Empowering institutions with machine learning to improve student retention
- Institutions can harness data from machine learning to discover why students withdraw
- Machine learning can be applied to early alert systems and take action to support students
- Predictive machine learning models are the most useful to improve student retention
Machine learning (ML) can be used to streamline many higher education processes using varying levels of automation. It can be used to provide more accurate information and make intelligent recommendations. In this article, we’ll look at the next level of automation, taking action, and dive into how all three levels of automation—providing accurate information, making recommendations, and taking action—can be used to improve student retention.
Providing insights into student retention
There are a wide variety of factors that contribute to student retention rates. Individual student factors, such as the amount of financial aid received, academic performance, or course load, influence a student’s choice to continue attending or withdraw from an institution. External factors, such as national and local unemployment rates, also play a role. Machine learning models can take all of these factors into account to accurately forecast future retention rates.
We can use ML methodologies to discover the reasons students leave an institution. Machine learning methods can examine tens of thousands of students and dozens of potential factors that contribute to retention and quickly rank and display them. ML lets us harness data in order to provide insight into what internal, economic, or national academic trends may be impacting retention.
Improving general retention through recommendations
Building on retention forecasts and factor insights, ML based systems could make specific recommendations to an institution to improve retention. For example, if the ML model found that students who took summer classes were more likely to be retained, it may prescribe steps to increase summer term enrollment.
Machine learning can be used to recommend courses and schedules that best contribute to student success. In the above example, the models would recommend summer courses that students would succeed in, giving them the confidence to continue their coursework in the fall, and keep them on track to graduation. By maximizing student success, institutions can improve retention rates, ultimately making the campus experience better for students.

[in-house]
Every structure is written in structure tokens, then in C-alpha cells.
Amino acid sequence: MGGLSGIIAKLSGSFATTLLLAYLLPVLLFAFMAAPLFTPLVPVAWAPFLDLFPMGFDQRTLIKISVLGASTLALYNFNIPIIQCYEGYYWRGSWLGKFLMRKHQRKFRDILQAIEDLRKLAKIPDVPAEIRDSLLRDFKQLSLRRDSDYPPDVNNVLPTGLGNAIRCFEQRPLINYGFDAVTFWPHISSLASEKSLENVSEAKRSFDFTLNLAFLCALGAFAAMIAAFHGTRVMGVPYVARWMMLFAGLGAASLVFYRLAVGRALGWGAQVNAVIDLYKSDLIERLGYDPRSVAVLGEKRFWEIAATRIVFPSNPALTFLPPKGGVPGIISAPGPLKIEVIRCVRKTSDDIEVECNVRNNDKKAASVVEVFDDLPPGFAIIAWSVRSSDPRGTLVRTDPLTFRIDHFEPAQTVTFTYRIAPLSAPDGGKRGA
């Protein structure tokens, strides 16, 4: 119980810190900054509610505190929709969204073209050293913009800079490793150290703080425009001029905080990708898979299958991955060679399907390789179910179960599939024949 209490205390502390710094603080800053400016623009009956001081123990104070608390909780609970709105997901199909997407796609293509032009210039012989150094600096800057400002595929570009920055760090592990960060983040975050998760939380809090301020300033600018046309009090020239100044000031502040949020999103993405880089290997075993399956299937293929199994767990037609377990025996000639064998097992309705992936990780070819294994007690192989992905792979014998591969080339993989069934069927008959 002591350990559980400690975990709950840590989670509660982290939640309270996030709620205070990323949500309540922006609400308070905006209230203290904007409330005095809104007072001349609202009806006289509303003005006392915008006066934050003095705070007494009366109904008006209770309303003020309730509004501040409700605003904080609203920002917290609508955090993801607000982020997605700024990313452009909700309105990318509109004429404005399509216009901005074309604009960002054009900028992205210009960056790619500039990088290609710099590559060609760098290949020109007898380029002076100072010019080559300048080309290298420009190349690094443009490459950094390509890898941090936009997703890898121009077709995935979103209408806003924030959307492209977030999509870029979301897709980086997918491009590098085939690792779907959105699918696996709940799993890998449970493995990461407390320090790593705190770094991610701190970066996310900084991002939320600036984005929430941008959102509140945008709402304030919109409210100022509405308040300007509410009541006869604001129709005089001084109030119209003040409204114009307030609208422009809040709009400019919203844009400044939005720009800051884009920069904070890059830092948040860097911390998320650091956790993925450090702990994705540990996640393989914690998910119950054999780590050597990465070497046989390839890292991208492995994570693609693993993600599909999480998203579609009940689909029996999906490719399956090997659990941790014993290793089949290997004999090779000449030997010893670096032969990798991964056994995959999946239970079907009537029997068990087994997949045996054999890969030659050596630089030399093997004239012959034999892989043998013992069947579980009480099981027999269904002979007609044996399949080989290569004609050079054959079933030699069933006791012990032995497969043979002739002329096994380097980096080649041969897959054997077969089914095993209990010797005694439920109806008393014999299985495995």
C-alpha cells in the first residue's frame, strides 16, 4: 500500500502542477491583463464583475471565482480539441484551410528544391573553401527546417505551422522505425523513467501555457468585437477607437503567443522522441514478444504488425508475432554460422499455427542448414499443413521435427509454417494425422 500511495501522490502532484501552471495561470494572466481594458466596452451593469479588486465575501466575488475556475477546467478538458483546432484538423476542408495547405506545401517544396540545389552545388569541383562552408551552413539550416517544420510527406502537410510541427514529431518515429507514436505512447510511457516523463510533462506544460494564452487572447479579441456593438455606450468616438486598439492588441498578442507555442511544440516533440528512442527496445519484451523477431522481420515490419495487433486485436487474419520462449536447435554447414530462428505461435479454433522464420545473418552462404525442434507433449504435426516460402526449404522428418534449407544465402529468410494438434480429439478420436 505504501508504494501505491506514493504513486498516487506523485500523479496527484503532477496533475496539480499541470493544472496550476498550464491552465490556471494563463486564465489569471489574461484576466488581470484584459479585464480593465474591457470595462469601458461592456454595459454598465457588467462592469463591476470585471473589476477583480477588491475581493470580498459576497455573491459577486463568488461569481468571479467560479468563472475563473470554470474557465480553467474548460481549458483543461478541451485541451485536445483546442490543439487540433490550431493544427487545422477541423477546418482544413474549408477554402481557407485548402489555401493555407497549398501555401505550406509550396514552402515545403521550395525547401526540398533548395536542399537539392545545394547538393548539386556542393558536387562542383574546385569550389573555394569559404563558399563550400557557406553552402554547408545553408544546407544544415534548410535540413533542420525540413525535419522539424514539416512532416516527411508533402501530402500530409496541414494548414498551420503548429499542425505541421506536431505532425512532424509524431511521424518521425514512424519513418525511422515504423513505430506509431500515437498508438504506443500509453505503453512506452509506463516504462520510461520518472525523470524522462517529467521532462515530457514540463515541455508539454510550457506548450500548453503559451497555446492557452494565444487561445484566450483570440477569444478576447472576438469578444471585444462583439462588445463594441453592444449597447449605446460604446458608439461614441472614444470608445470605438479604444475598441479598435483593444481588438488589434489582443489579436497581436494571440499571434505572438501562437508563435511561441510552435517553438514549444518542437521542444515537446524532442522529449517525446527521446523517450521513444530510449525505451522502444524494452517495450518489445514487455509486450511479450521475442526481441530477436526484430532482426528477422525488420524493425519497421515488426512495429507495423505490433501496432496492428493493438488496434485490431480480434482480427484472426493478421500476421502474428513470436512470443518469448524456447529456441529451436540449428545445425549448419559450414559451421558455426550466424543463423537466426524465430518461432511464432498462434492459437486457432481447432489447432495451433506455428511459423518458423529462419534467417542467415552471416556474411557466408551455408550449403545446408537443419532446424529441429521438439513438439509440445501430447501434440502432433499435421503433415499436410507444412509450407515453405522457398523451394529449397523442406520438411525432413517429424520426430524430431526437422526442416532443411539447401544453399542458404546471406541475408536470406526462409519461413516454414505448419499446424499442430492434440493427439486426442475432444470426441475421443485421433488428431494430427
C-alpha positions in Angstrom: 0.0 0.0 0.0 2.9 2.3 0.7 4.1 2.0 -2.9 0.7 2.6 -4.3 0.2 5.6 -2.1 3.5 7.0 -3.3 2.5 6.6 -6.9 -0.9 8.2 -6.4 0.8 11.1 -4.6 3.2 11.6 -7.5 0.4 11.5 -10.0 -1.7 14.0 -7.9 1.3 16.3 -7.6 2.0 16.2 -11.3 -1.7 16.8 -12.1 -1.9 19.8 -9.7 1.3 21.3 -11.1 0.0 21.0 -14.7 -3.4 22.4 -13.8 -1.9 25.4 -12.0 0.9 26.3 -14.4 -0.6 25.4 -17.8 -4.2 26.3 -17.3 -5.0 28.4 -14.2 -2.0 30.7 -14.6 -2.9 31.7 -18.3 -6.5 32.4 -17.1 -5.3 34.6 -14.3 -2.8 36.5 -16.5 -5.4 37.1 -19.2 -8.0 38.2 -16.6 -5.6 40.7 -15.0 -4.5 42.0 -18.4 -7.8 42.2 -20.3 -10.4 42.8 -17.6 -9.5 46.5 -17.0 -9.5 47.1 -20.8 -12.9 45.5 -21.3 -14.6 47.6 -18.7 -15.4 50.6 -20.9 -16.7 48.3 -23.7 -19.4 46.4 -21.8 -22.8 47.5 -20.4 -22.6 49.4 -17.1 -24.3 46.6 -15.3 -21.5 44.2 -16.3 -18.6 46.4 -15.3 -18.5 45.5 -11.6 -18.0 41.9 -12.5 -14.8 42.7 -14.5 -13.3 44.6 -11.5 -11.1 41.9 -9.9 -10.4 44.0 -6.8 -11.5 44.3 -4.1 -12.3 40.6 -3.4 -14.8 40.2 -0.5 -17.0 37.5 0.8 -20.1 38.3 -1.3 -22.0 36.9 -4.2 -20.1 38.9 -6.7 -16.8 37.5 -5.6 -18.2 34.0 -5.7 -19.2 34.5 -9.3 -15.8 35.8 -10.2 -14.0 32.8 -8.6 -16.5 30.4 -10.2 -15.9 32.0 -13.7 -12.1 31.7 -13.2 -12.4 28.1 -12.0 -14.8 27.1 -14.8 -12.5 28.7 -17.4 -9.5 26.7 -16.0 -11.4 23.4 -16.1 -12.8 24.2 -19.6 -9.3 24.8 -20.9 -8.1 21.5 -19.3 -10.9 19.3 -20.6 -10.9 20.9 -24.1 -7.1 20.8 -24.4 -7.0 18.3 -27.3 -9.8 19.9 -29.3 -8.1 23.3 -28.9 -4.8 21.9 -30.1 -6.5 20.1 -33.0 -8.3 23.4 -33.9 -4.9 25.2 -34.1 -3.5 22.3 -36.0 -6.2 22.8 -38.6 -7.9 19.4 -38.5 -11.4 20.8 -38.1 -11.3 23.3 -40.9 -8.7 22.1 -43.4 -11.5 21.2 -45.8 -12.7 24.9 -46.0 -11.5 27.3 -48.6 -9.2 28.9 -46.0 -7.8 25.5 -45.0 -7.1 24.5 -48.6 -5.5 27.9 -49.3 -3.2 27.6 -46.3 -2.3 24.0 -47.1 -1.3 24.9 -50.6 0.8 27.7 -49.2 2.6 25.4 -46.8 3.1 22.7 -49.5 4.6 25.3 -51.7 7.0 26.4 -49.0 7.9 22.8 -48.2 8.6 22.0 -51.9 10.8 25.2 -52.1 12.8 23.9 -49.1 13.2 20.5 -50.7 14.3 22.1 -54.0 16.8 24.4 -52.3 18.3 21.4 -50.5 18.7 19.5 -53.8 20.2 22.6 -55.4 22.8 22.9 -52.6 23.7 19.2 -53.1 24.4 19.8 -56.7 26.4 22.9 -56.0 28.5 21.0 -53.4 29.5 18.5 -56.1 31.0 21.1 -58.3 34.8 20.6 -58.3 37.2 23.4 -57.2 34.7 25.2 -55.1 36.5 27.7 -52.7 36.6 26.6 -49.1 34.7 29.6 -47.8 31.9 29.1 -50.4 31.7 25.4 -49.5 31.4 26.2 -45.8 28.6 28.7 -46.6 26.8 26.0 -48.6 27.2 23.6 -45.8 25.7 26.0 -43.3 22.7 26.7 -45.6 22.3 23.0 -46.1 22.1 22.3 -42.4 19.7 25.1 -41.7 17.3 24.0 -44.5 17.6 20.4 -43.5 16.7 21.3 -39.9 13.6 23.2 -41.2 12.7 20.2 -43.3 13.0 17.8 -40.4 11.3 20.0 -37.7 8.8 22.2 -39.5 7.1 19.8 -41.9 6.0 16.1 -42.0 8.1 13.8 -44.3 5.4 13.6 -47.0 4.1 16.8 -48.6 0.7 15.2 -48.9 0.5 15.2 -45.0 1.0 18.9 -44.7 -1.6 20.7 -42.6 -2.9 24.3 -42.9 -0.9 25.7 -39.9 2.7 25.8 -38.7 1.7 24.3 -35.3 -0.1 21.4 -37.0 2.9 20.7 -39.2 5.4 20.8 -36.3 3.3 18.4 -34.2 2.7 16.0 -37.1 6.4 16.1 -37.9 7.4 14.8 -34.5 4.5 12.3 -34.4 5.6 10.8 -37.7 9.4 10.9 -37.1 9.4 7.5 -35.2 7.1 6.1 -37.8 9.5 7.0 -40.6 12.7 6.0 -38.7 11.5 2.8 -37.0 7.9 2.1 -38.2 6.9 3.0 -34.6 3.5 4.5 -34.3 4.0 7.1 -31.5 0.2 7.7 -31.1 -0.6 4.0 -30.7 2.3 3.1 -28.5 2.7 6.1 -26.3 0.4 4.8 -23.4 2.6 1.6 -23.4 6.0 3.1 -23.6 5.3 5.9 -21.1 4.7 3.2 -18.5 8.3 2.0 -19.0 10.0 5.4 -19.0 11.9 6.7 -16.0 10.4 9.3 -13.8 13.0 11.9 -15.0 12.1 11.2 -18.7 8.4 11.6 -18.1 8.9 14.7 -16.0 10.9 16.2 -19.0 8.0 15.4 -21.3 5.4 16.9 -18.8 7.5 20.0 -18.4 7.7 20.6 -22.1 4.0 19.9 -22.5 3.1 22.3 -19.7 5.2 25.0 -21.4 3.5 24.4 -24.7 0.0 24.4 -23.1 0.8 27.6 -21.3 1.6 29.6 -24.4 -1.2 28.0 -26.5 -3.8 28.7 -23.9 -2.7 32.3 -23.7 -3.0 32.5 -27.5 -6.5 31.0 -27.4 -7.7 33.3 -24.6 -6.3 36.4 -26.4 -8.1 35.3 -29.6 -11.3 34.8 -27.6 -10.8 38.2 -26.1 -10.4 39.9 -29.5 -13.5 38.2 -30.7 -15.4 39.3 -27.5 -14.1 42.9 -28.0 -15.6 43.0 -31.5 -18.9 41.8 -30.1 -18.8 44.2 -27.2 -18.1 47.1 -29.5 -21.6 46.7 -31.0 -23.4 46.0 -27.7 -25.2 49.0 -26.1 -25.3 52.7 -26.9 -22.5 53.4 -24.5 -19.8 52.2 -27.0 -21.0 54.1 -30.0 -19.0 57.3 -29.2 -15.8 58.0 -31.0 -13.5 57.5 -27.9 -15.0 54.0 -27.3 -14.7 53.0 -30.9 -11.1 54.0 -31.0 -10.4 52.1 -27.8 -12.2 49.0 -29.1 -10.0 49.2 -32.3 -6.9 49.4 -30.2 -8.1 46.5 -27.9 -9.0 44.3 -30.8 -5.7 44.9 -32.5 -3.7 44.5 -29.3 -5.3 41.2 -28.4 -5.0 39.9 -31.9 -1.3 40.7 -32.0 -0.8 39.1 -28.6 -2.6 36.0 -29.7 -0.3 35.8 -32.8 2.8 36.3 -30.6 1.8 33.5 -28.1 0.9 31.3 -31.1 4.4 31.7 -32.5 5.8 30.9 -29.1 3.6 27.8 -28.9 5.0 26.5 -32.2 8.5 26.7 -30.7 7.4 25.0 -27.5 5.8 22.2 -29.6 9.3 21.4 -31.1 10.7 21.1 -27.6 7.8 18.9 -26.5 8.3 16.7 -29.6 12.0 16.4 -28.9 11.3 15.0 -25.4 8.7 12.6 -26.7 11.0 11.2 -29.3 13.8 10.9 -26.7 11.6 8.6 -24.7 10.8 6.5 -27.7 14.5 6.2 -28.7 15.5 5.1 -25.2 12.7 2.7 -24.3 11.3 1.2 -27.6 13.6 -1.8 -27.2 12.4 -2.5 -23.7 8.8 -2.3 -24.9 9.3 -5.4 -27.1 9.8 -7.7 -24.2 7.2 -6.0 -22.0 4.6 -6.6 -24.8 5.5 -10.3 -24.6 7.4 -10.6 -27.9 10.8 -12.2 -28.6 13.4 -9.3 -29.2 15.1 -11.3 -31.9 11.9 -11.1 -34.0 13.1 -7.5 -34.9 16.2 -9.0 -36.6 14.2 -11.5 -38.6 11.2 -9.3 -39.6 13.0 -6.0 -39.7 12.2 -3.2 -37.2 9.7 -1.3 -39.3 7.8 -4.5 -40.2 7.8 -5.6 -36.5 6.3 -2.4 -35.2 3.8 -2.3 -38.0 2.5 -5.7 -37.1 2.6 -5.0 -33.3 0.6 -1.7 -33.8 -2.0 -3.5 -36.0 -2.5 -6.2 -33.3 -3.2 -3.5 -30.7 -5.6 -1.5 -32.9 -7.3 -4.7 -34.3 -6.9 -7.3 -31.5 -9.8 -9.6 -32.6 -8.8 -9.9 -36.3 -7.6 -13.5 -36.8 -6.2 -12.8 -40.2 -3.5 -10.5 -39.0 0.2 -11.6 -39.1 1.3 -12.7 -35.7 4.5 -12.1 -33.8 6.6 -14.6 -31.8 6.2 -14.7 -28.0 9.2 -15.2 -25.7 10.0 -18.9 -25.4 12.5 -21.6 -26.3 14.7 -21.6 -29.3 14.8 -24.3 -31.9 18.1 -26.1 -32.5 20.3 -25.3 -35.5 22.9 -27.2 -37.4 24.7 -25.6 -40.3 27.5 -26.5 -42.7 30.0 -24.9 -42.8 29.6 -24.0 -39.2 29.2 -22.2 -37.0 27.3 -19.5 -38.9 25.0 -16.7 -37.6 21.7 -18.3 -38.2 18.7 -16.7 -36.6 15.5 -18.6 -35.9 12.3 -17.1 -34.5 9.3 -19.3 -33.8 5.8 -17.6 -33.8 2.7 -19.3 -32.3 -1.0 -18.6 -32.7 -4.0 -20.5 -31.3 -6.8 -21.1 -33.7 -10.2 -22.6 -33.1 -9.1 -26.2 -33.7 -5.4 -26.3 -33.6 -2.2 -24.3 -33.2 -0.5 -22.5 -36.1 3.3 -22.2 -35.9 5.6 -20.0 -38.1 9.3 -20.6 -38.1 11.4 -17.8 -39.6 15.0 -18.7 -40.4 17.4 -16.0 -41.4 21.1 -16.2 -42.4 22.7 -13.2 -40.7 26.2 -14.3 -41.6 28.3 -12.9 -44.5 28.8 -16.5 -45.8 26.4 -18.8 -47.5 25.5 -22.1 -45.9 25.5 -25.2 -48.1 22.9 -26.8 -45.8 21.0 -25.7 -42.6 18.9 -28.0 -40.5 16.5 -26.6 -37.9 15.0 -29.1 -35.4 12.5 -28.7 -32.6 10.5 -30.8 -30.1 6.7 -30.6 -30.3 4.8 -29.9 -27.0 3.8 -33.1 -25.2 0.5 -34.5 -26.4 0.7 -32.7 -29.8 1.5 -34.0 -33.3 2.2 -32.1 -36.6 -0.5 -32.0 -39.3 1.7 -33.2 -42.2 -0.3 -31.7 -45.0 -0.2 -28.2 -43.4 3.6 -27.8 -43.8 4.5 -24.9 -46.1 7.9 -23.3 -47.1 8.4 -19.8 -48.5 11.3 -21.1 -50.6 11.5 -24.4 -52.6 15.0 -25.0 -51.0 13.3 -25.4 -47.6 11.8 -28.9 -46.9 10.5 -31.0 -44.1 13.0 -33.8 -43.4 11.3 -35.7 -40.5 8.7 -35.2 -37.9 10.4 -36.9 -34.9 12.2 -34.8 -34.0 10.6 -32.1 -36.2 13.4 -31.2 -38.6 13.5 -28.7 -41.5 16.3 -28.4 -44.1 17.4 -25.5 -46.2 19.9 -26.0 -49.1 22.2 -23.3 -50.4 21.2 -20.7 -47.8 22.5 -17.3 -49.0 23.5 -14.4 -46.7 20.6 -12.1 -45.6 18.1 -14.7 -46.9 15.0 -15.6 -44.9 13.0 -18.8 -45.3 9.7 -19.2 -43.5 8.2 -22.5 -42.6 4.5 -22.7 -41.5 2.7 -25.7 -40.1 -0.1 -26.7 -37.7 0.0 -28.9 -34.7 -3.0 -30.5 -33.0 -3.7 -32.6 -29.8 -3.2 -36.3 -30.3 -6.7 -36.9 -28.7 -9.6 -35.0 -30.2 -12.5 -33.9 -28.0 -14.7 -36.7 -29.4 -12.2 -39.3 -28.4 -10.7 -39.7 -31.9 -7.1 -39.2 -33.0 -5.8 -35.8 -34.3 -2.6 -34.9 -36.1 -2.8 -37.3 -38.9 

Taking action to support students
In perhaps one of its most powerful applications, ML can be used in early warning detection systems that take direct action when a student is at risk of withdrawing. This is particularly beneficial because ML can often spot patterns well in advance and could predict that a student is in need of support before an advisor becomes aware that the student needs help.
When the ML system recognizes that a student may be at risk of withdrawing, it could automatically send the student a request to meet with an advisor and help the student schedule that meeting by finding a time that works for both the student and the advisor. As a result of this action, advisors would have an opportunity to intervene and assist students before they make the choice to withdraw. This would help institutions empower all students, not just those who ask for help. This action benefits students by giving them the support they need to succeed and gives institutions the opportunity to reach out to students on a micro level and improve retention one student at a time.
Which machine learning models improve retention?
There are many different kinds of machine learning models, each with their own unique advantages. For working with data that has a time-based component to it, such as in retention forecasting, modern advancements in recurrent neural networks have improved upon previous methods that were far less accurate. Inspired by the neurons in the human brain, these networks allow ML to synthesize large amounts of data to perform a variety of tasks. While neural networks represent much of what is state-of-the-art in ML, they are not always the perfect choice due to their black-box nature, meaning, the inner workings are unclear.
Other methods, such as predictive models based on decision trees that show possible consequences, can offer a lot more insight into their inner workings and provide reasoning for how they arrived at a certain conclusion. These types of methods can be very useful when trying to determine factors that impact retention. Using models that are more transparent can allow the selection process to be explained to an end user and give insight at the institutional level as to the “why” of student retention.
Machine learning has numerous capabilities that can be applied in the higher education space with varying levels of automation—informing, making recommendations, and taking action. It’s exciting to see how machine learning can bring higher education into the future and benefit students and institutions around the world.